By Richard Wembe Johnson, Folsom Prison
The senseless demented forces that propelled that young white man to slaughter innocent Charleston, S.C. Black churchgoers, while praying and studying their bibles, is indicative of how far we’ve come in bridging the racial divide.
For those of us who were around in 1963, the pains of the bombing of a Birmingham Black Church that slaughtered 4 girls remain so vivid.
Just as in Charleston, their only perceived wrong was being born Black.
Unfortunately there are still too many of us, both Black and White, who continue to believe that if they remain silent, the sickness of racism that plagues our society will go away.
The racists who act out with murderous intent aren’t born with evil lurking within them, but rather they learn and adopt some of the negative views of America’s ingrained institutional racism.
The challenge for us remains. Unless we are dedicated to working to make a change, racism will remain unchecked. It’s not solely the availability of guns, the confederate flag nor the individuals who see Black advancement as a threat to white supremacy that are driving this upsurge of violence against Blacks.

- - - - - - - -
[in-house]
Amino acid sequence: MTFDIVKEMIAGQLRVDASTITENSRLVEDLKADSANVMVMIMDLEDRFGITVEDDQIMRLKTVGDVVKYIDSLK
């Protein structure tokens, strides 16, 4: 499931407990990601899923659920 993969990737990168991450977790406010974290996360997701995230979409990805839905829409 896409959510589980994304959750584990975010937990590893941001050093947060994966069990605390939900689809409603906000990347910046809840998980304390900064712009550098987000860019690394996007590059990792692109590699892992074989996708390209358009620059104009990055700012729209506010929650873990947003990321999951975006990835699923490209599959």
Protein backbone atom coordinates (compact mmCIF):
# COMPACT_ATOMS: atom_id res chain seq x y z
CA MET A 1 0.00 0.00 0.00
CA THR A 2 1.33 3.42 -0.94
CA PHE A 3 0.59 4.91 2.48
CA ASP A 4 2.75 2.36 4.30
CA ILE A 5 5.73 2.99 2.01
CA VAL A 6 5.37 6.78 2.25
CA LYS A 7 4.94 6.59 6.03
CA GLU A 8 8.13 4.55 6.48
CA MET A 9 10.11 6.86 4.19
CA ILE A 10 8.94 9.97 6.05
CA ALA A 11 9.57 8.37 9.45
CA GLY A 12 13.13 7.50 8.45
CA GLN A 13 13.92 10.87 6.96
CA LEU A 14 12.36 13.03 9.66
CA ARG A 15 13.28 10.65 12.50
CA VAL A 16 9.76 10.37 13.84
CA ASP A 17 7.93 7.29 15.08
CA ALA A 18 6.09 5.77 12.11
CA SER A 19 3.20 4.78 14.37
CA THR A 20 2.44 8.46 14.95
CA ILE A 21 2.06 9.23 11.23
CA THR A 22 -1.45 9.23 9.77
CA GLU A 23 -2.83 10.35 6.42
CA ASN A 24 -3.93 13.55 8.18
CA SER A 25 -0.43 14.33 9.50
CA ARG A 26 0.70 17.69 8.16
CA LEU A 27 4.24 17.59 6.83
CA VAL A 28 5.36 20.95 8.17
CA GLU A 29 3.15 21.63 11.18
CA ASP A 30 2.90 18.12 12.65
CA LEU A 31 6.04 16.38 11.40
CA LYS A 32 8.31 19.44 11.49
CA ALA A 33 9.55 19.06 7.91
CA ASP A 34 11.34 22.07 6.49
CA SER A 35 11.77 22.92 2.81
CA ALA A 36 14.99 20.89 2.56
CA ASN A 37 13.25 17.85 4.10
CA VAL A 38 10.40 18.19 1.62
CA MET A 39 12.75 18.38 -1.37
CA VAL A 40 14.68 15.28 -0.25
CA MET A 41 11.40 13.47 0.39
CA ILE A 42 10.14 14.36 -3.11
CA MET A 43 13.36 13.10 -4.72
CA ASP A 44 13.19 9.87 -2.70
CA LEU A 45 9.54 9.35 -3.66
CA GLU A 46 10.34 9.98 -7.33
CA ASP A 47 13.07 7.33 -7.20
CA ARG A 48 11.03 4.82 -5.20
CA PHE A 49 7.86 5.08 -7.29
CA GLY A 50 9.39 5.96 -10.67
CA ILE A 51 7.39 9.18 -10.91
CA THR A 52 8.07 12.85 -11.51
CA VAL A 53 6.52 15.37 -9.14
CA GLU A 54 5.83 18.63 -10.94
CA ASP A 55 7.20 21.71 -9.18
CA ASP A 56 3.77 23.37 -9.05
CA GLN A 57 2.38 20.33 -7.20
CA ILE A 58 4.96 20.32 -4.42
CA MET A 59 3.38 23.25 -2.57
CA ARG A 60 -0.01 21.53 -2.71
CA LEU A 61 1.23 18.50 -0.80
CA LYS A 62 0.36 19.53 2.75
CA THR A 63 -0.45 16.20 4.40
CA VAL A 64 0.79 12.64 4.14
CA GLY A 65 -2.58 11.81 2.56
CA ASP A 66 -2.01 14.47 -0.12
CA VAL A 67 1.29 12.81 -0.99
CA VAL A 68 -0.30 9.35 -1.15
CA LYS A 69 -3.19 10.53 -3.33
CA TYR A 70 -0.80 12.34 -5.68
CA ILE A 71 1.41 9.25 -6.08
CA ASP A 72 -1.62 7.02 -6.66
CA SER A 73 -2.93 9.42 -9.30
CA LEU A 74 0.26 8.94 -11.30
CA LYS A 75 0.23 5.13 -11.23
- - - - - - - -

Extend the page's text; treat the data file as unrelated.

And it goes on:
We should remain vigilant on rooting out racial hatred and not just wait for tragic events to happen to prick our consciences.
Our society remains largely unchanged despite the fact that there have been numerous public and private discussions and dialogues advocating for change.
To make real change we must face this issue dead on and not make excuses. Firstly, who is committing these acts of pure hatred?
Secondly, what steps can we make to reach these professed racist before they act?
Thirdly, we must recognize the fundamental foundations of racism, even within ourselves.
Fourthly, there must be a united front to combat racism throughout our society on all levels.
It seems clear that gunman Dylann Roof was motivated by racial hatred to commit vicious acts of mass murder. How many more atrocious demonstrations of hatred are needed before real change occurs?
We can’t as a society continue to acquiesce and sit idly by, with a lack of courage to face the evils of racism.
While many of us continue to march, demonstrate and plead for justice, that effort is not enough. We must go further by honestly and directly facing down the source of this evil racism.
I believe we can have an amiable, fair and just society if we unite to make a change.
Our commitment to God and the belief that if we act on the principles of what is the common good, we can then help to defeat racism in this world.